Somehow, I came across this great article about what to do to build a great work environment in an agile enterprise. In this short reflection, I want to highlight some of the (for me) most interesting thoughts.
My working environment is very important for me because of my attitude towards my “job”. For a long time I know that I’m pretty much on the extreme side of Theory Y, meaning I’m very self-motivated and would continue to work even when I’m not being paid. Attention to my employers, if they read this: I’d like to pay off my house, so there still would be some amount of money involved. ;) Anyway, the article beautifully describes important concepts of intrinsic motivation, flow and self-determination in a working environment. Of the 26 “Agile Management Innovations” (AMIs) introduced in the article, I found the following especially interesting:
Slow Communication states that in order to have more uninterrupted flow moments, asynchronous communication has to be used. I experienced that especially when being in my home office. The generally important but sometimes distracting interactions with my team mates simply doesn’t happen so that I can focus for hours on a given task. I often said it and I’m proving it again and again: I’m up to 300% more productive when working from home and working on the right tasks. Just last Monday, I finished three user stories by myself, plus some important “small stuff” work. Normally because of the daily communication that comes with my role as a tech-lead, I’m happy to make some progress on one single user story.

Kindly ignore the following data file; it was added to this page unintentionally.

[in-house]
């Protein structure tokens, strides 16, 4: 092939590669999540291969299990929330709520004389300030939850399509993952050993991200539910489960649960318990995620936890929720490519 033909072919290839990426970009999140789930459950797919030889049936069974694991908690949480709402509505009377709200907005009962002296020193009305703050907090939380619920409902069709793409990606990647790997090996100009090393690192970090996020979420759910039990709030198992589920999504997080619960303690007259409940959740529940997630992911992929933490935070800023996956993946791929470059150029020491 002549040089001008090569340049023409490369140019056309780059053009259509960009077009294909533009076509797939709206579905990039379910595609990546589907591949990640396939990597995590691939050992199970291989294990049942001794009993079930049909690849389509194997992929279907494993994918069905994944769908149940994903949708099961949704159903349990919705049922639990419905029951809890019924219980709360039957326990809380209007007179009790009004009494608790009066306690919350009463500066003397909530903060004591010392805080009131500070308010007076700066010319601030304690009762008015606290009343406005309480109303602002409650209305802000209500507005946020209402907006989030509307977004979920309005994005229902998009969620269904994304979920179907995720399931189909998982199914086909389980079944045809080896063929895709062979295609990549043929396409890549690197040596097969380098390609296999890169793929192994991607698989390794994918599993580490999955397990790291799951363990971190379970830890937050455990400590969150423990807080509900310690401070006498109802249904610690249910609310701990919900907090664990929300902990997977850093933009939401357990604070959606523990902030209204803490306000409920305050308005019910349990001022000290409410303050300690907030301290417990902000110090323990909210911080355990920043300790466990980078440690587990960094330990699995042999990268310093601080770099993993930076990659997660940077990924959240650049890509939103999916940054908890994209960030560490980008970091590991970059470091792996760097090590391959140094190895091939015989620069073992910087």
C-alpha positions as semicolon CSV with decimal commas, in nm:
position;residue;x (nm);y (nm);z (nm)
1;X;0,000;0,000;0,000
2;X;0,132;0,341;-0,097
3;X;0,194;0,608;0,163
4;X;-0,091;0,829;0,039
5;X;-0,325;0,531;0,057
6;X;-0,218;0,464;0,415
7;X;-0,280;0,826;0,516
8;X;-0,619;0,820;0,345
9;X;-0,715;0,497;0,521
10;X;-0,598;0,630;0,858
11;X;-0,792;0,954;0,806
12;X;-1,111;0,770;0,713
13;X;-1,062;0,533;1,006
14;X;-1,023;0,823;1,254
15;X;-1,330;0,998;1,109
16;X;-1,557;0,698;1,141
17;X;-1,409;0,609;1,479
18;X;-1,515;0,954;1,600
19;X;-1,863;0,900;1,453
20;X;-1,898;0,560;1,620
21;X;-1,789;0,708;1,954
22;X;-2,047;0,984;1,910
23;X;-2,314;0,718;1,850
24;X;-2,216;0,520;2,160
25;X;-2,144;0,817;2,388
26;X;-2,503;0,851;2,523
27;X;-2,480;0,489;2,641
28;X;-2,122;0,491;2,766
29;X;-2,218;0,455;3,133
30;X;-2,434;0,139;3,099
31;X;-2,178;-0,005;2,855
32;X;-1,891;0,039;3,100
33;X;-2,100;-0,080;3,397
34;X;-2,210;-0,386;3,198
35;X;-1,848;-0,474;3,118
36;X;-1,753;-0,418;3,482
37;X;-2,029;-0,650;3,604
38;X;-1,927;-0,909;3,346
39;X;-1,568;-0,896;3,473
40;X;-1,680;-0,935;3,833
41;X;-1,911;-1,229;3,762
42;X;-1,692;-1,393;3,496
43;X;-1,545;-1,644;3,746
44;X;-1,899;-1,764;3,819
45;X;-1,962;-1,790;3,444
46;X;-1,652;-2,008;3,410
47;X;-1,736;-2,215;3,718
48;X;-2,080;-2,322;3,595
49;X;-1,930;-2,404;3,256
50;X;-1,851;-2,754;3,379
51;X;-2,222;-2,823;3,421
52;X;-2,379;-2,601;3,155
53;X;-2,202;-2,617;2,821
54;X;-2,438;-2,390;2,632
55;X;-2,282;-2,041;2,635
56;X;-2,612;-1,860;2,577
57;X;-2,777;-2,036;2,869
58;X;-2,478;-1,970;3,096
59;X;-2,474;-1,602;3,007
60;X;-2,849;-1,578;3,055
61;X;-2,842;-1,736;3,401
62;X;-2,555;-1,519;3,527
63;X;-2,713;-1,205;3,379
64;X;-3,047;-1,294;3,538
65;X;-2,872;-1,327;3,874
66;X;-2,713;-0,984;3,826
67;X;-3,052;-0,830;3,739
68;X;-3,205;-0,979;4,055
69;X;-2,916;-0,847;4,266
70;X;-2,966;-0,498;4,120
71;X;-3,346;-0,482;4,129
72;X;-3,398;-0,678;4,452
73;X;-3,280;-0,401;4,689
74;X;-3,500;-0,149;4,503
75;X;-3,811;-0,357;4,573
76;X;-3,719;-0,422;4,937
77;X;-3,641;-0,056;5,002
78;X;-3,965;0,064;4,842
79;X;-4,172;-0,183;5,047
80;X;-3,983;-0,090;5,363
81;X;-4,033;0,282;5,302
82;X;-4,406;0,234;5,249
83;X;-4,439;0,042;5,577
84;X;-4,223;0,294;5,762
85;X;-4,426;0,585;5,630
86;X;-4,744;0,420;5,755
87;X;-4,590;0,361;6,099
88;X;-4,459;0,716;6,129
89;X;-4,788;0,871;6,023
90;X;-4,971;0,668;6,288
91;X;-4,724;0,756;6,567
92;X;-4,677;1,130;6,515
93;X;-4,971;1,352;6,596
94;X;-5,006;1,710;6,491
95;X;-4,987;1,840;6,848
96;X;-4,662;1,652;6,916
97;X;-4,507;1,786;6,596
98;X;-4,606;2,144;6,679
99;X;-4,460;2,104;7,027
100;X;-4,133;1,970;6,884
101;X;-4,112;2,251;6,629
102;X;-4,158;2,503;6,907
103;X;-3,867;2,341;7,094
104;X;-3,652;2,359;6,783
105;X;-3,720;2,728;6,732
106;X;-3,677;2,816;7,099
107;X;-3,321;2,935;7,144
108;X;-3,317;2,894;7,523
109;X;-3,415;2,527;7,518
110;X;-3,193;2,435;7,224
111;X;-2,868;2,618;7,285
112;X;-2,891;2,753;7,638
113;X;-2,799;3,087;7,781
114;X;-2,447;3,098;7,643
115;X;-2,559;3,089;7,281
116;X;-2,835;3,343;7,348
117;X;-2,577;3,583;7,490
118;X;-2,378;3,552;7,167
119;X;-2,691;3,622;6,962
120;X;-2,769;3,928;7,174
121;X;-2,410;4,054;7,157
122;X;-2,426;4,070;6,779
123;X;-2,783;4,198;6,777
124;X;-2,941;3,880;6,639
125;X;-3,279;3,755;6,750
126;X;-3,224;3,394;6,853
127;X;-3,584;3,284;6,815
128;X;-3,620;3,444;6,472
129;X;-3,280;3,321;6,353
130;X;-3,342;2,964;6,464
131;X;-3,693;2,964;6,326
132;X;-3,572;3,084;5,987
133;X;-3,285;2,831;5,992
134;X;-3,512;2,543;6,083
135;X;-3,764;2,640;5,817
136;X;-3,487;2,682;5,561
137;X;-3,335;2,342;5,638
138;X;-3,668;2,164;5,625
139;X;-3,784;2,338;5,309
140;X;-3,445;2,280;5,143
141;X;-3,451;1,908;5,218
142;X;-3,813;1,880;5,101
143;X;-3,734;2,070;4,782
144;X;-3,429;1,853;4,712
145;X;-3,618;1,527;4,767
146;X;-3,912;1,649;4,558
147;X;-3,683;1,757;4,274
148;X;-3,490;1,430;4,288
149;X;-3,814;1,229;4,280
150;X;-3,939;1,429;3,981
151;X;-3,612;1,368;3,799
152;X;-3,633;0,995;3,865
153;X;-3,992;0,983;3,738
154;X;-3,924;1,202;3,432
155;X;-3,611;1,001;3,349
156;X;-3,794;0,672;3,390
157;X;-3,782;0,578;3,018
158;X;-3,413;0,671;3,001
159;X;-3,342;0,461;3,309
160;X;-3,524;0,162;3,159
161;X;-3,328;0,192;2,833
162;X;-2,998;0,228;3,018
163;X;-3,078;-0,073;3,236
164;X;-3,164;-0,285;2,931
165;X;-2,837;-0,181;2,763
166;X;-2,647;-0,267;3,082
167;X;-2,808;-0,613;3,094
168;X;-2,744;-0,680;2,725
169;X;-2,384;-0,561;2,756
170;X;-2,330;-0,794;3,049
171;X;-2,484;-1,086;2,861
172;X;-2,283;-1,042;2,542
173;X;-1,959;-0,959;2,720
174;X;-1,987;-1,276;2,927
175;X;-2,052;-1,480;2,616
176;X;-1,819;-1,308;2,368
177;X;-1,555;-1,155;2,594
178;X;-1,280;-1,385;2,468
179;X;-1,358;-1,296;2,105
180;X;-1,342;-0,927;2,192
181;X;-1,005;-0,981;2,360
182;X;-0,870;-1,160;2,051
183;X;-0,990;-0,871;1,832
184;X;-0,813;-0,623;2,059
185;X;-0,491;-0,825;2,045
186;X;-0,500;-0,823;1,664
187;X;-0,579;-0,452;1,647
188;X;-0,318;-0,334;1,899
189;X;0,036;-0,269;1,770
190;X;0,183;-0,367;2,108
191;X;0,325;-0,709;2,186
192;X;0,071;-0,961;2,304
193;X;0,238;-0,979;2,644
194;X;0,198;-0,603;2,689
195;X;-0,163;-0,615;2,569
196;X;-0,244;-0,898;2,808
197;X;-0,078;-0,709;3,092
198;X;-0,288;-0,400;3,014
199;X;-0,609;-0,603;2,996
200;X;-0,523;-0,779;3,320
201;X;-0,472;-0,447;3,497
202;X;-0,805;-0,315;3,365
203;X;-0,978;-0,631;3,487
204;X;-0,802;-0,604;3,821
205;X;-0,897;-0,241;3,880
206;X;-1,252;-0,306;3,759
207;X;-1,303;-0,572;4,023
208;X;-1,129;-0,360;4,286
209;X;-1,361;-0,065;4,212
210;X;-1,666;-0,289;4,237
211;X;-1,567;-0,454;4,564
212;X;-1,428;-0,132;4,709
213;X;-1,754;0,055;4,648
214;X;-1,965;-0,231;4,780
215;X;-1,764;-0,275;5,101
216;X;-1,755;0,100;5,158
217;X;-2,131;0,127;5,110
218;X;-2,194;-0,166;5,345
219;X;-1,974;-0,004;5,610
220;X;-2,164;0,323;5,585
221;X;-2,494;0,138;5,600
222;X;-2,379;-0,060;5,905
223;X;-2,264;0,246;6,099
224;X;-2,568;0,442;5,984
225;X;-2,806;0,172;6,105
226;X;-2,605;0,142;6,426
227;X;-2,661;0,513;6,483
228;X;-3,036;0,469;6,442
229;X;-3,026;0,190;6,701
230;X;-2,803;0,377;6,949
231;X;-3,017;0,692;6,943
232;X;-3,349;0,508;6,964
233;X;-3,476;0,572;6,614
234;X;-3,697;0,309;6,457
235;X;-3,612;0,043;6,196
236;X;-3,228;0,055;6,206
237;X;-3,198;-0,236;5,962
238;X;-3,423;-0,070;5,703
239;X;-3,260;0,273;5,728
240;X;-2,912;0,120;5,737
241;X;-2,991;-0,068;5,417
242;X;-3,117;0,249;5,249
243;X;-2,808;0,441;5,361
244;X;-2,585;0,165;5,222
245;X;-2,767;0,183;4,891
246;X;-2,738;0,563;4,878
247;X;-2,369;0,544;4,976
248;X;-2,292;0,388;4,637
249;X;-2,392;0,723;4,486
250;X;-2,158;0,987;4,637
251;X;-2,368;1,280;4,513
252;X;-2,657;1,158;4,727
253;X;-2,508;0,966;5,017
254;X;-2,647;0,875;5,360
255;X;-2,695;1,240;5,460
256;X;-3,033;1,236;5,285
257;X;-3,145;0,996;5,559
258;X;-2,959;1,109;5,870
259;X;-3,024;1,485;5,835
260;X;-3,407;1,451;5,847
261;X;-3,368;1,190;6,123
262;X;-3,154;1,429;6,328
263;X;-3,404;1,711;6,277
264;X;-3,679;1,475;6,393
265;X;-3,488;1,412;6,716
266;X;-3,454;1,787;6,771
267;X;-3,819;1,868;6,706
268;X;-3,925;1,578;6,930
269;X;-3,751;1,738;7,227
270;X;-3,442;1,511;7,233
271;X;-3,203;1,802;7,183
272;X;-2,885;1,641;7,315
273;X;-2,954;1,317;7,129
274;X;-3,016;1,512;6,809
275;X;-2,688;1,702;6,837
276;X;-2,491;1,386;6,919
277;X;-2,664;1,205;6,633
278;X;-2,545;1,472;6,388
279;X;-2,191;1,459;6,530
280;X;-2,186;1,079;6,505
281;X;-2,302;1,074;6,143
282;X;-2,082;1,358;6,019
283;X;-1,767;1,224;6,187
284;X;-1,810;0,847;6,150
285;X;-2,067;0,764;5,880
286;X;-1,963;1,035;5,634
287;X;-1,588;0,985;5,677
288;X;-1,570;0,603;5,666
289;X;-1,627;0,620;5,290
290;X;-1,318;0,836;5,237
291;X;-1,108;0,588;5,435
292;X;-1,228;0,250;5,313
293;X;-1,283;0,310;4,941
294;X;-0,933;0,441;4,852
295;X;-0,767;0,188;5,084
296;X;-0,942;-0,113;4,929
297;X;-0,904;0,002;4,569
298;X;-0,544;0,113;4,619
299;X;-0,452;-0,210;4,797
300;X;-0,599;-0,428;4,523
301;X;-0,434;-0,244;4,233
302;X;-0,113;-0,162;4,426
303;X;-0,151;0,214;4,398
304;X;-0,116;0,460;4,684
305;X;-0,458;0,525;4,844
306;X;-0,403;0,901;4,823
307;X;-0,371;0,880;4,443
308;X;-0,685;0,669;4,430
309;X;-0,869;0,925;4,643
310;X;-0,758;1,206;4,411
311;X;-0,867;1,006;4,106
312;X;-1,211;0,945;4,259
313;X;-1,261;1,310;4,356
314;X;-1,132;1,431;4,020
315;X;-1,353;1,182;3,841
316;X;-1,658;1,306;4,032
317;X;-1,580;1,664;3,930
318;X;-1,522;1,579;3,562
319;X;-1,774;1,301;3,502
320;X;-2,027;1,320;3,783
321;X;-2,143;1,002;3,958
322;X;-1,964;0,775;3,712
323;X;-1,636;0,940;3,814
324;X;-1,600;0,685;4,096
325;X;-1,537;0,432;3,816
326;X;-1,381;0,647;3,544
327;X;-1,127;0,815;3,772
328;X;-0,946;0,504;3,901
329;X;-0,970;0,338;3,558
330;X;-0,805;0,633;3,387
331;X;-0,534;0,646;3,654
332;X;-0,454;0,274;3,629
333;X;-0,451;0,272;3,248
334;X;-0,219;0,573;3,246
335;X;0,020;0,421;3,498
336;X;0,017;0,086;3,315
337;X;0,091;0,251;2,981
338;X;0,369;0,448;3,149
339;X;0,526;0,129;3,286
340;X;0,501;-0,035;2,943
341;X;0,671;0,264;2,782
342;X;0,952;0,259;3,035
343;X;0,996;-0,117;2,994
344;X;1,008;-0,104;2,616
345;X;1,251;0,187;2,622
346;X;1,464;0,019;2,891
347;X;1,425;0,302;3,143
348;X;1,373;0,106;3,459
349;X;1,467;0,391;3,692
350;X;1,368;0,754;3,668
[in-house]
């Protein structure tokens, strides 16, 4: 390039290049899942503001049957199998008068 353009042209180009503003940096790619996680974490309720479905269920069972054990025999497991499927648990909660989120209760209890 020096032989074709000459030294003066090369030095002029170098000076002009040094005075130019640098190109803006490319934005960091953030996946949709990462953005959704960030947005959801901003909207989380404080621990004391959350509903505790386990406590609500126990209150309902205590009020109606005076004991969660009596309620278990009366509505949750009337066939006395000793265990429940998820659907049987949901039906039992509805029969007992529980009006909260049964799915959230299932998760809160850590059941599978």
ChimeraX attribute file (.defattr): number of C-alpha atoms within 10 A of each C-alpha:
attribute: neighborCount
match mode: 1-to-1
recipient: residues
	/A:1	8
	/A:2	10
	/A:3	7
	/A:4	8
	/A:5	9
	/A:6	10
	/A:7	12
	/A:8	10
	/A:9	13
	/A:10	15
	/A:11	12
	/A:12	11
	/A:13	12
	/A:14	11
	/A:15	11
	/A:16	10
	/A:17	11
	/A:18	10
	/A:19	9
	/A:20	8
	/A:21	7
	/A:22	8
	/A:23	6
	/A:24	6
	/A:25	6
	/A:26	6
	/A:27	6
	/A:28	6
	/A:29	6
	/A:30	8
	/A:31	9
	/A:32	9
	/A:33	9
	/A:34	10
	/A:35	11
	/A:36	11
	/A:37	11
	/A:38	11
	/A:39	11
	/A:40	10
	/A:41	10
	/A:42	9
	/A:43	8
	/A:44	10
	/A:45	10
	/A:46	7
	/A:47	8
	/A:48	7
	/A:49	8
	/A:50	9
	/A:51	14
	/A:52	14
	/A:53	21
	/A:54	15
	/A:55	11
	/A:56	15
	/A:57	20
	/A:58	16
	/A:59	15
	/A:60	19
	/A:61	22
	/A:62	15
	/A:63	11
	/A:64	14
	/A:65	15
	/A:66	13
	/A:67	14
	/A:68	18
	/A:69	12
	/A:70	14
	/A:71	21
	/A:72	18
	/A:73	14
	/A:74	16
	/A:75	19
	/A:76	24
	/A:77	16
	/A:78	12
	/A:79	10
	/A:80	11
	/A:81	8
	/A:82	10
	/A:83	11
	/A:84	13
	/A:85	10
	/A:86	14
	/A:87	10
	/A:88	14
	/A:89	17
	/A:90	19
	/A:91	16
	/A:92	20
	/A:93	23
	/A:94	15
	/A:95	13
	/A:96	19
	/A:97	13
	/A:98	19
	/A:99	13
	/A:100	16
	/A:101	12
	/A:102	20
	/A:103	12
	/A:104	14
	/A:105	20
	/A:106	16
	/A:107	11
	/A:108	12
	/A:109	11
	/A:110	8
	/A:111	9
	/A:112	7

Autonomous, self-organized and cross-functional teams is how I’ve been working for the last three years now, so it’s nothing special for me anymore. However, when talking with people working outside of IT or even developers working for other companies, I realize that the company I’m working in is very, very awesome in this regard. Just last week a manager of mine told me to simply do the mini-project I asked permission for instead of bothering him with it. This culture leads to more strategic thinking on my side: Is this new project really worth my time and the resources of the company? What do we gain by this? Those questions make me think more about the whole group of companies I’m working in, not just the project, the department or even the single company.
Open Space is a concept that replaced the plenary meetings in our company. Up until two months ago, we had regular meetings in which the upper management gave presentations about the usual topics: goals, numbers, projects. That of course is important and (to a degree) interesting. The new concept however introduced a radically breaking change: an Open Space was introduced. Instead of just sitting and listening to talks, 100% of the topics have been brainstormed, presented and worked on by the employees. I’m completely amazed about the number and diversity of the ideas of my coworkers and it was hard to decide where to participate because there where so many great opportunities. I think that the introduction of the Open Space concept marks yet another important milestone of the great company I’m working in.
AMIs are examples of how to build an agile organization. From the 26 items, slow communication, autonomous teams and Open Space are the ones that had the greatest impact on me so far.